At wide receiver, it seemed no fair. The team drafted Dana Brinson and the league touted his dimunitive size and speed as electrifying for football in their print magazines. Brinson did not disappoint, leading the league in punt return yards. On the other side Jon Horton would lead all receivers in yardage, and dominate defensive backs week in and week out. They’d be backed up by veteran Tony Sargent, and Andre Riley.

ultwlaf92 monarchs tpDefense wasn’t an entirely different matter either on the “Hart Attack” defense. Roy Hart was one of the league’s dominating nose tackles in the Monarchs’ 3-4 defense. Linebacker Danny Lockett was the league leader sacks, along with Marlon Brown, while underrated Rickey Williams chipped in 70+ total tackles. At defensive back were Ervin, and headhunters Dedrick Dodge and Danny Crossman at safety.

Phil Alexander, kicker, and Victor Ebubedike, fullback, represented international flavor for the Monarchs, with the league’s “Operation Discovery”, and they too would be head and shoulders above their own international countrymen. Alexander led scorers his rookie season and was named Operation Discovery player of the year.

ult92 gelbaugh PromoLondon lost their only game of the season in the final week versus their rivals, -the Barcelona Dragons. The Monarchs met them again in World Bowl I, suffocating the Dragons 21-0,  paced by Judd Garrett with 13 receptions and Danny Crossman’s  Herculaneum  MVP performance with 3 picks and a touchdown. Slightly over 61,000 watched the game at Wembely Stadium in London. Afterwards the Monarchs were the toast of the town, even pressing a single titled “Yo Yo Monarchs!”  Unfortunately this was the franchise’s only appearance in the World Bowl.

The Monarchs would be picked apart by the NFL for talent in the offseason, and head coach Larry Kennan bolted for the states to become offensive coordinator of the Seahawks. To replace him, defensive coordinator Ray Willsey assumed the head coaching duties.  London drafted Roland Smith (CB Miami) with their first pick in 1992, and later added notable names such as Bernard Ford (WR), and Steve McNair‘s older brother Fred, to back up Stan Gelbaugh at quarterback.  Gelbaugh got embroiled in a league-wide contract controversy over league retainer fees, but was a true ironman, playing in the NFL during the WLAF offseason and then later returning to the lineup in 1992.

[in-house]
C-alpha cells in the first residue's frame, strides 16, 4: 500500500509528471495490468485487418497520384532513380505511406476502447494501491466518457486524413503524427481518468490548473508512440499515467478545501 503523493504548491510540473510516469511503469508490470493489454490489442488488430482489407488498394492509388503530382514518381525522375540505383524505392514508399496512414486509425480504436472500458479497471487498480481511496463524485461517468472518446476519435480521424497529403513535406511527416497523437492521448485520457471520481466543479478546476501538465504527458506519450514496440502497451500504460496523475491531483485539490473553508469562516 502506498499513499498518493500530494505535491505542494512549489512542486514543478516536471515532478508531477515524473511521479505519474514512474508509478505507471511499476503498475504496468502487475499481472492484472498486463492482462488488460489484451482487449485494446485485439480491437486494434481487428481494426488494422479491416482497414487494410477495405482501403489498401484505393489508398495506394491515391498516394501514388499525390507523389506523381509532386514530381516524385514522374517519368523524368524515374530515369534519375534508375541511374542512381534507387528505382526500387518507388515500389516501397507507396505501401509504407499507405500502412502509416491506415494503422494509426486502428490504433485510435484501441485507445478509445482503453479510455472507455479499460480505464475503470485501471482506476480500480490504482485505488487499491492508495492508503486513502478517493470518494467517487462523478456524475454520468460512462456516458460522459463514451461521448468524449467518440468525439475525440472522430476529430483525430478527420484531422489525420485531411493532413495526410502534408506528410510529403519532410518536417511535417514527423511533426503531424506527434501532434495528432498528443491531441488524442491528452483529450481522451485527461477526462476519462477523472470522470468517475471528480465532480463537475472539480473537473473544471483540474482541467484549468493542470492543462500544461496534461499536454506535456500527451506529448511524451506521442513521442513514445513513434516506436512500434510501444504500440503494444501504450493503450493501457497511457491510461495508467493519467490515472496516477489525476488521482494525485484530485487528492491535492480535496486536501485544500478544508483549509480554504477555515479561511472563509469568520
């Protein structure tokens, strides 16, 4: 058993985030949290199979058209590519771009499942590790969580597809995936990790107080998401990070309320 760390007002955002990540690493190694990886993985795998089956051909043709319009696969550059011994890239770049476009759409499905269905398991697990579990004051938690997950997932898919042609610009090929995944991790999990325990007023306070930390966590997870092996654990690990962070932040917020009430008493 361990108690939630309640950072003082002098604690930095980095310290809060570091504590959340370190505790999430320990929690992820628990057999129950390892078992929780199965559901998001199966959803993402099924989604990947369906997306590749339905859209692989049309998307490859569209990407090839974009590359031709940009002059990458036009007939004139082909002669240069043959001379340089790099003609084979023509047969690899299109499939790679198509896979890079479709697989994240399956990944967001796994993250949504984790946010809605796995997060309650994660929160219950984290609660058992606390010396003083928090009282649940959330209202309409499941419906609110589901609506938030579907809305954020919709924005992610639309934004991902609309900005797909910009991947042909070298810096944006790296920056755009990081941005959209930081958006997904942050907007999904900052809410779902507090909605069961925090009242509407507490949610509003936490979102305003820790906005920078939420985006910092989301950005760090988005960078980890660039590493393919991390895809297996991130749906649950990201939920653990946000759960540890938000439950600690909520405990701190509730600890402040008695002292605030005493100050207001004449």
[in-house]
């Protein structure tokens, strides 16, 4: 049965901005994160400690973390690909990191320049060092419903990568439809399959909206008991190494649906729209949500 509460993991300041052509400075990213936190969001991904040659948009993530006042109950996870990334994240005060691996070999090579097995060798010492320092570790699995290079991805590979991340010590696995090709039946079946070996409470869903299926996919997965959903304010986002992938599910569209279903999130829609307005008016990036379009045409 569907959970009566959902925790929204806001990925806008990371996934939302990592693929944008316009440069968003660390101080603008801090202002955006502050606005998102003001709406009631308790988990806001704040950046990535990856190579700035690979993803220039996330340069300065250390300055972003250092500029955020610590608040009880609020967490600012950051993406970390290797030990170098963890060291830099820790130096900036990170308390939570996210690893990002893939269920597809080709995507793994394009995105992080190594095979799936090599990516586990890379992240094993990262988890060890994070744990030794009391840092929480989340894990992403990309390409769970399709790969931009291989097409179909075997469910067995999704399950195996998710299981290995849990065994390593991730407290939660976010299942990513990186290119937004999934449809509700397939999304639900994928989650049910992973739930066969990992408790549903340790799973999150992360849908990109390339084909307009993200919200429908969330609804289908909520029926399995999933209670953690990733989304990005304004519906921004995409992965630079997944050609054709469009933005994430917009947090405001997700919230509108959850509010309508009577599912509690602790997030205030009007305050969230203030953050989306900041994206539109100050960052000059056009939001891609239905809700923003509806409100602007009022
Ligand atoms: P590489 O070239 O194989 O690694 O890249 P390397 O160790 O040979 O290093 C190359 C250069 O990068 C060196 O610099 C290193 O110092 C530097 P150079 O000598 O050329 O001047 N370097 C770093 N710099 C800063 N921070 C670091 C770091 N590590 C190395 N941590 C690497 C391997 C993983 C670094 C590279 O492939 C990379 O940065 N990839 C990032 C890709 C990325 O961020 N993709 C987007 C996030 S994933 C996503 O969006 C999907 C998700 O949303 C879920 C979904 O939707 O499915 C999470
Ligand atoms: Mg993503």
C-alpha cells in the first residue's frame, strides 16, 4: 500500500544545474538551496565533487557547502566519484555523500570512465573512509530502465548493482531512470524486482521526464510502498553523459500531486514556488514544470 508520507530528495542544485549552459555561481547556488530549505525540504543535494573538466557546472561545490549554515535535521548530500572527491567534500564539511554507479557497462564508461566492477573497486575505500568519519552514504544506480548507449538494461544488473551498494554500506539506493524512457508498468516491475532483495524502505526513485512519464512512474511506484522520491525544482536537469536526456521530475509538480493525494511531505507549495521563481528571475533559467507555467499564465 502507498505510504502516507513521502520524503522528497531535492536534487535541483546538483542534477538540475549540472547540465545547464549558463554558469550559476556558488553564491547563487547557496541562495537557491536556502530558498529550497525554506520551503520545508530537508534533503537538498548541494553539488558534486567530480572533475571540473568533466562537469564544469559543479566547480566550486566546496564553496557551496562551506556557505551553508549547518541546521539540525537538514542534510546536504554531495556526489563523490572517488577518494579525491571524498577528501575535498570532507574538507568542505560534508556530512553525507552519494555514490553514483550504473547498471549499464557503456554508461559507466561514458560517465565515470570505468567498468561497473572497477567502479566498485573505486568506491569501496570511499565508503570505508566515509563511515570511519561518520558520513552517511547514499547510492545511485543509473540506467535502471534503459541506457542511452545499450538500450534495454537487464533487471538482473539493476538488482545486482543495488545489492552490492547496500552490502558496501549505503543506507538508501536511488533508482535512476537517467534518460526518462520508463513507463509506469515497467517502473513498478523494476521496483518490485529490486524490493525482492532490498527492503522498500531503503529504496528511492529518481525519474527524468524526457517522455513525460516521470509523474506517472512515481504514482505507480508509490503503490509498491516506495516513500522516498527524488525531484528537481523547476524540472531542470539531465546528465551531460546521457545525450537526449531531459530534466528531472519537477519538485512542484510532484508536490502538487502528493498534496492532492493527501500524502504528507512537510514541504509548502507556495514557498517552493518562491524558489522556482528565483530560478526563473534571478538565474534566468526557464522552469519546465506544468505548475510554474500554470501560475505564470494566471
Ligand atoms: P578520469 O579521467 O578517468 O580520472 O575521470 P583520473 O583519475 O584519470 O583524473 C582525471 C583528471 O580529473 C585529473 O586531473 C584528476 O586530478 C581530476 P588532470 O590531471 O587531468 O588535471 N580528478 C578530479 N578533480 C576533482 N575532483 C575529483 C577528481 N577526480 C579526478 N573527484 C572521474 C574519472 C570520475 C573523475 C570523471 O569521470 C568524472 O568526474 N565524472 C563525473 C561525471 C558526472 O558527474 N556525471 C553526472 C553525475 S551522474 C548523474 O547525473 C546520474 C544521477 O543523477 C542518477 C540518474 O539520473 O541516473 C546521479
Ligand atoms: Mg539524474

lonmonqbWhile the Monarchs started of with a shaky victory over their North American rival New York-New Jersey Knights, the team slumped losing 7 of their last 9 contests. Gelbaugh’s statistics notably dropped off from his MVP season as he threw for only 11 touchdowns to 12 picks. On a brighter note, Jeff Alexander stepped up finishing the season with 702 rushing yards, and linebacker Danny Lockett had another outstanding season. Outside of that the Monarchs tied the Birmingham Fire, which ultimately proved pivotable in the American race between the Fire, Surge, and Riders. The WLAF reorganized after the 1992 season.

The Monarchs (along with the Dragons and Galaxy) were reborn in the reconstituted NFLE in 1995, and their games moved to White Hart Lane. With the Monarchs reconstituted, London came out flat under head coach Bobby Hammond, posting 3  4-6 records. As fan attendance dwindled the Monarchs were forced to move and called up their offensive coordinator Lionel Taylor to be head coach. The NFLE would rebrand the team as the England Monarchs and play in a variety of venues including the Crystal Palace, Ashton Gate, and Alexander Stadium. This wouldn’t save the franchise, and at the end of the 1998 season, the franchise was shut down after a 3-7 record and even worse attendance than at White Hart Lane.  Victor X Ebubedike, would be the lone holdover from the original roster seeing it from beginning to end. Other notables along the way to play for the Monarchs included, future Superbowl quarterback Brad Johnson and former Chicago Bears star William “The Refrigerator” Perry.

HC- Larry Kennan
Other Coaches- Hue Jackson
QB- Stan Gelbaugh, John Witkowski, Fred McNair
RB- Jeff Alexander, Judd Garrett
WR- Andre Riley, Dana Brinson
OL- Steve Gabbard, Paul Berardelli, Doug Marrone 
DL- Roy Hart 
LB- Rickey Williams, William Kirksey, Ricky Shaw, Marlon Brown
DB- Dan Crossman, Corris Ervin, Dedrick Dodge, Irvin Smith, Howard Feggins
K- Philip Alexander

At this time I am still missing autographs on these cards from:

Proset WLAF 1991:  Danny Lockett, Jon Horton, Theo Adams,   Victor Ebubedike,  Ken Sale, Danny Lockett LL & Larry Jones.

Wild Card WLAF 1992: Harvey Wilson, Tony Sargent,  Curtis Moore,  Danny Lockett & Danny Lockett LL.

Ultimate WLAF 1992:  Danny Lockett, Greg Horne, Jon Horton, Charley Young, & David Smith.

World Bowl I recap: http://www.youtube.com/watch?v=kInsYDY1l8I
Video Recap of Monarchs 1991 season: http://www.youtube.com/watch?v=MopRjcXpkyg&feature=related